Until now, neuroscientists had assumed that only this FFA area in the brain made it possible to recognize faces. Facial blind people, in whom the FFA neurons are apparently disturbed, were considered to be evidence of the uniqueness of this mechanism. The inability of humans to recognize upside-down portraits seemed to prove that the FFA works very differently from the recognition mechanisms for other objects.

However, an older study from 1986 has been forgotten, says Riesenhuber, in which psychologists Rhea Diamond and Susan Carey from the Massachusetts Institute of Technology looked at judges who had been examining the physique of pedigree animals at dog shows for years: these men and women could not recognize the body qualities of the animals based on pictures of dogs turned upside down.

"That was the first indication that it is not about the objects of contemplation, faces, dogs, cars or houses, but solely about the experience with an object of contemplation," says Riesenhuber. The recognition of faces seems to be able to be trained accordingly. "Then maybe other brain areas than the FFA take on this task."

Riesenhuber's team has now checked the hypothesis with pictures of cars on ordinary people and proven car experts. "It seems to be confirmed," says Riesenhuber. The auto experts would therefore have more difficulty identifying models that have been turned upside down than other people.

"This inversion effect has also recently been shown to butterfly experts. They could no longer assign the animals so well because their butterfly neurons are tuned as sharply as the FFA neurons in ordinary people."

"These results are interesting," says Hanspeter Mallot from the University of Tübingen. "Because they show that face recognition is also a matter of practice." This could also explain, for example, why Europeans find it difficult to distinguish Asian faces and, conversely, Asians find it difficult to distinguish European faces. "You don't have that much practice at it."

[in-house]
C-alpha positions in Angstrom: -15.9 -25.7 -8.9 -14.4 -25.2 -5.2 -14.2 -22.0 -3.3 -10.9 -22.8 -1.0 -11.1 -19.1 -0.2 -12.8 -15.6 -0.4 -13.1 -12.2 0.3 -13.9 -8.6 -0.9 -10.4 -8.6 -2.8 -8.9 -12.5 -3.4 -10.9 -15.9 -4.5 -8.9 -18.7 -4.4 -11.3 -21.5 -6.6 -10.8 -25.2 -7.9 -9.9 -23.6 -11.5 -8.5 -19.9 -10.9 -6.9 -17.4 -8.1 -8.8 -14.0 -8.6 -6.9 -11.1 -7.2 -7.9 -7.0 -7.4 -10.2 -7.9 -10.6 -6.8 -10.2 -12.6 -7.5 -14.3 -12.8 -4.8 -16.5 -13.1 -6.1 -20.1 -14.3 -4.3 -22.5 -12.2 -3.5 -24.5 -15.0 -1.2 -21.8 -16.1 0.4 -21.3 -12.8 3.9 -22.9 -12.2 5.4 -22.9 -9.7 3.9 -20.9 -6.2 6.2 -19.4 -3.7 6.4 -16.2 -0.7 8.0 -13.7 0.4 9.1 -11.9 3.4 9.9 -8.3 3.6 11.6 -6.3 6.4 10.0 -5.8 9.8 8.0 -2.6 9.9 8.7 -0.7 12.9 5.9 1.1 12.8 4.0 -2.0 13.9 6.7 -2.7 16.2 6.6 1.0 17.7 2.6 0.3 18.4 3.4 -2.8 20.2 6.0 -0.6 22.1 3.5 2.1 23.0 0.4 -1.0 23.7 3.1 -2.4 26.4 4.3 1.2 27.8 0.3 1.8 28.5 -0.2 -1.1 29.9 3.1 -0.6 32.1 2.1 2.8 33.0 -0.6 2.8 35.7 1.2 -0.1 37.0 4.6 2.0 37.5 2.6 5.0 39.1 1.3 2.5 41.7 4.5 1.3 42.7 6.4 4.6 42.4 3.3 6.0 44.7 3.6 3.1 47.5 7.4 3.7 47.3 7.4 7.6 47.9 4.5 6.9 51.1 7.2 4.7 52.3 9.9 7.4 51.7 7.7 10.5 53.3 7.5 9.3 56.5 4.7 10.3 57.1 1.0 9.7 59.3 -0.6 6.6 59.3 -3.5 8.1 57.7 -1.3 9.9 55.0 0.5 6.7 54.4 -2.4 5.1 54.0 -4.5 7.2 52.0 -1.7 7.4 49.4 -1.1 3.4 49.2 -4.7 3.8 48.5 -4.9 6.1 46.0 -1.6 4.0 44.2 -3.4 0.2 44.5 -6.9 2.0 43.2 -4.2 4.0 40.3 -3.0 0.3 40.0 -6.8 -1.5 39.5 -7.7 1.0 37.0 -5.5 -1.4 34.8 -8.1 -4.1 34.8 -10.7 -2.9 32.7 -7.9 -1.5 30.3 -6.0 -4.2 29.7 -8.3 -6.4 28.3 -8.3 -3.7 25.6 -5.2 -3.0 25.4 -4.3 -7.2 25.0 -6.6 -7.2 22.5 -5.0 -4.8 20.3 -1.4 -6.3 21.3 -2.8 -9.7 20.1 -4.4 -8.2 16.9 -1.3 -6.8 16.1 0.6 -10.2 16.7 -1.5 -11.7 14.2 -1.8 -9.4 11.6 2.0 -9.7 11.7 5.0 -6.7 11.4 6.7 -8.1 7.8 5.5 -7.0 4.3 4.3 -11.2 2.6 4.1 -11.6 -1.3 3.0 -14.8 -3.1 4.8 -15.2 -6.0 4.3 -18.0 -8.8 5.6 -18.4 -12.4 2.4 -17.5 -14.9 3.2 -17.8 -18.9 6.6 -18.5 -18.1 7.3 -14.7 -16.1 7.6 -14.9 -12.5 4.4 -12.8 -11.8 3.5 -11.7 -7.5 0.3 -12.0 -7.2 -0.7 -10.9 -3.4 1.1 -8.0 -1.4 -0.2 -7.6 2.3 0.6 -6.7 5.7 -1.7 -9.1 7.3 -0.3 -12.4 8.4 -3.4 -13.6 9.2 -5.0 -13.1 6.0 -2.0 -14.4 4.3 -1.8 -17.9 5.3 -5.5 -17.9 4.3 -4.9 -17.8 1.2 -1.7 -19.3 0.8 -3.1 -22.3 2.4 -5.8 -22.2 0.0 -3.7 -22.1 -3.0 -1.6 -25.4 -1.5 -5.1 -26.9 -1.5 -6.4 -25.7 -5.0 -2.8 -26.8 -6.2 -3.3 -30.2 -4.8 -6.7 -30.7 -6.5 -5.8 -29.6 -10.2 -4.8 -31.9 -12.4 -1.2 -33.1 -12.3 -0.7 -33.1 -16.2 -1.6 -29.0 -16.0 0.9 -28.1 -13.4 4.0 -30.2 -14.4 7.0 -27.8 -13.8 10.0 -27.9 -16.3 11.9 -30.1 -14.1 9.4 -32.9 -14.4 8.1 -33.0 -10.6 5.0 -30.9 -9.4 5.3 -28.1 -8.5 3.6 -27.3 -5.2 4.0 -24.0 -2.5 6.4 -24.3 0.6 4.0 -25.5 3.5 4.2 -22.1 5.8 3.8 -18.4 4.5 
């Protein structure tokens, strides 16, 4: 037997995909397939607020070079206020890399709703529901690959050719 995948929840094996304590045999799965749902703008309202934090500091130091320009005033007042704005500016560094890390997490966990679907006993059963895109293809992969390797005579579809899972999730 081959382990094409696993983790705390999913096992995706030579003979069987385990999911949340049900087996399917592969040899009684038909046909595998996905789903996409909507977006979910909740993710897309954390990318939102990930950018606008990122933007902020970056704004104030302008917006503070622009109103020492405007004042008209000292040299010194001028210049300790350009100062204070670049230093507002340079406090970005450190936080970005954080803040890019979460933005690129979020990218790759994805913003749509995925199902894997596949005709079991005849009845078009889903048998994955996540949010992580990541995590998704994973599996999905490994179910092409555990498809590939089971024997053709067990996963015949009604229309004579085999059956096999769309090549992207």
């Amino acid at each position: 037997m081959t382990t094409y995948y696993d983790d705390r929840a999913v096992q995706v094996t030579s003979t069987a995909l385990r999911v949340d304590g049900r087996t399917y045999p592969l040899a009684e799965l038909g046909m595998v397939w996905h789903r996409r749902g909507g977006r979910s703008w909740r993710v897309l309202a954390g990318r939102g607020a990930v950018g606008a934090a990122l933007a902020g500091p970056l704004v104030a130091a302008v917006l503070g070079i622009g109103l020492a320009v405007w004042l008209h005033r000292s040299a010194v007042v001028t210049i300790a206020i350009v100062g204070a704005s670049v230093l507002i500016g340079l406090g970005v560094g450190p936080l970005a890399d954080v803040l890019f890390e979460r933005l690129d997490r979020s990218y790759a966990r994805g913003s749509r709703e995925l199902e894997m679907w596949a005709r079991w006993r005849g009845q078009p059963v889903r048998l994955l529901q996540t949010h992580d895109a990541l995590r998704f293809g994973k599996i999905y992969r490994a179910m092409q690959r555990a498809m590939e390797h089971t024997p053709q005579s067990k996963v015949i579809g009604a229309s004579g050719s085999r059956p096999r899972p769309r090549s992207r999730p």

Nevertheless, Mallot warns against ignoring the uniqueness of this achievement and its coupling to a separate, special brain area. "Babies, for example, do not yet show any specificity for upright faces and thus no inversion effect." Presumably, the brain area FFA will only be trained to perceive upright faces later.

It remains to be seen whether, in the event of damage to the FFA, other brain regions can also take on the task of the highly specialized group of neurons and those with prosopagnosia can be helped through training.

"This study simply claims that the recognition of faces is not a uniquely complex task," criticizes neuro-computer scientist Christoph von der Malsburg from the University of Bochum. "But we need special functions for this. We can recognize faces, for example, even with different lighting and perspectives, and only because our brain creates face models in a highly complex way - a huge effort that is completely ignored in Riesenhuber's study."

The co-author of the study, Volker Blanz, who teaches computer graphics at the University of Siegen and generated the digital portraits for Riesenhuber, sees a great benefit in the alleged simplicity of human face recognition - but for computer science: "We can learn from the brain that Face recognition must obviously also be technically easier to solve than previously assumed. A simple code, so-called spars coding, should be sufficient to program future computer systems for face recognition. "

How exactly cannot be answered yet. But he and his colleagues wanted to pursue the idea.